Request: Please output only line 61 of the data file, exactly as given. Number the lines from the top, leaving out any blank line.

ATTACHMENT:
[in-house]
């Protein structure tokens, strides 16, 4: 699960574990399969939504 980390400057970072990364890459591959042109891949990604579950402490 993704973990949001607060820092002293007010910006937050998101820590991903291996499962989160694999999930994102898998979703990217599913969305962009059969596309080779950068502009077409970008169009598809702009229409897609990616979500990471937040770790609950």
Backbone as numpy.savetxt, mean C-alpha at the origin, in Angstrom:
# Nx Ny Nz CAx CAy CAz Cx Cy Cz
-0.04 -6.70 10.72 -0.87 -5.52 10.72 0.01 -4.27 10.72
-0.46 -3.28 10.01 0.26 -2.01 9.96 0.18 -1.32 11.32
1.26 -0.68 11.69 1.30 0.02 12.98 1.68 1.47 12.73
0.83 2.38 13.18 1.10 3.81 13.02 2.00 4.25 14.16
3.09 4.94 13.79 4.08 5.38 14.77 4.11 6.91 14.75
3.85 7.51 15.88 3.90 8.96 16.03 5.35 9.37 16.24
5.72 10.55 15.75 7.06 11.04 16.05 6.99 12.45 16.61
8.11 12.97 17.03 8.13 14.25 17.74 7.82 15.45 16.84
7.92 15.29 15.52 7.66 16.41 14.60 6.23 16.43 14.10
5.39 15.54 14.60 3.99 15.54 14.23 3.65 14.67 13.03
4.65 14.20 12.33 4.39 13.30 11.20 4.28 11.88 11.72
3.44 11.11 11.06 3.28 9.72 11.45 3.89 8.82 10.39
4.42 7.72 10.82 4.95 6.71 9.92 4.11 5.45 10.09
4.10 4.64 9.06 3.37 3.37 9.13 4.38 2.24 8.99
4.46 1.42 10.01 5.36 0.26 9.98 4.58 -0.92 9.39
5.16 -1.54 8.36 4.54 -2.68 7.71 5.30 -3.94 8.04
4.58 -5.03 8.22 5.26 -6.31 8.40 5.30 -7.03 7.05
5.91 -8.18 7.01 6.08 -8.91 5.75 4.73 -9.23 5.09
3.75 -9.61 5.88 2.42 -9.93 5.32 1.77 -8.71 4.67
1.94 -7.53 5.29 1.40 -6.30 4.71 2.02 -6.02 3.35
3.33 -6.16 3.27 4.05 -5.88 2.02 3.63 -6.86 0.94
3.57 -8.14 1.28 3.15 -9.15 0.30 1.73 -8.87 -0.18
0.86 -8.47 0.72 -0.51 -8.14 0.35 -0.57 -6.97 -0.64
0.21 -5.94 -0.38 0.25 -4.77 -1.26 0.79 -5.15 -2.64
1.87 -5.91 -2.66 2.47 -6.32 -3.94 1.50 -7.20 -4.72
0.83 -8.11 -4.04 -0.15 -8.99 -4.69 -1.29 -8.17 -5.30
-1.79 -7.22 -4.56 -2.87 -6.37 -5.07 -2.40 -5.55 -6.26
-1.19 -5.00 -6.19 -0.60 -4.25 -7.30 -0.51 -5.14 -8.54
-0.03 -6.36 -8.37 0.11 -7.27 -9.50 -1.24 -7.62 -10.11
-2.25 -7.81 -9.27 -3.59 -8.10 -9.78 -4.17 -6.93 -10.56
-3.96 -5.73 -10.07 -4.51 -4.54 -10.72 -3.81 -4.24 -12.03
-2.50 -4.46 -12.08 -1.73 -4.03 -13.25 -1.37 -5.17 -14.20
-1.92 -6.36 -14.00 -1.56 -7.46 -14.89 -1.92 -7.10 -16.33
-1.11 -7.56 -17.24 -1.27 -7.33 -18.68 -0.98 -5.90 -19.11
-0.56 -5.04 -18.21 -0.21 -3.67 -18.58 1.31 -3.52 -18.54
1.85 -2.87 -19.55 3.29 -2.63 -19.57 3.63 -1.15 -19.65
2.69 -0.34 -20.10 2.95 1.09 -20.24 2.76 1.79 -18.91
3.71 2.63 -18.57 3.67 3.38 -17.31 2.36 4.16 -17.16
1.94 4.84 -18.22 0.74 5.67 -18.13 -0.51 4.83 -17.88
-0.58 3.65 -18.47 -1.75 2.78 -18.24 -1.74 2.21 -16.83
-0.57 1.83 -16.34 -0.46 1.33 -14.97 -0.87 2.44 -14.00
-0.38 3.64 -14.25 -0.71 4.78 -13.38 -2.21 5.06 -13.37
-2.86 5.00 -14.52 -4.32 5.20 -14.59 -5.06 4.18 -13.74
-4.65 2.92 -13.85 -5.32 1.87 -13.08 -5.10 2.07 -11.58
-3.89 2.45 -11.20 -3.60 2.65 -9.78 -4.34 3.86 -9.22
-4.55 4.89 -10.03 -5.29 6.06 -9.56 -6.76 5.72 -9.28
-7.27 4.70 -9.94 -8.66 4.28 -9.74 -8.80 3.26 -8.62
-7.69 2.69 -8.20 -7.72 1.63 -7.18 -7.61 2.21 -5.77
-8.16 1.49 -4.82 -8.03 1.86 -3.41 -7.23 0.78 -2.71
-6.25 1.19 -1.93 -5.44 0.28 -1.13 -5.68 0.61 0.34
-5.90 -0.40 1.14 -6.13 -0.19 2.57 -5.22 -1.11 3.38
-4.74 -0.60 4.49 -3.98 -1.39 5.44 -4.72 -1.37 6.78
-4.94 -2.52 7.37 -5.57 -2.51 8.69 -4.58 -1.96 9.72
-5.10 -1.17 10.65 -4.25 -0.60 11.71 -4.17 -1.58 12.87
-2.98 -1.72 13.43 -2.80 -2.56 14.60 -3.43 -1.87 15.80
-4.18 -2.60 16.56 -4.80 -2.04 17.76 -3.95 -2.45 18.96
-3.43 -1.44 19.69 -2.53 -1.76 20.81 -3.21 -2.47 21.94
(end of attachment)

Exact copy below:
-3.43 -1.44 19.69 -2.53 -1.76 20.81 -3.21 -2.47 21.94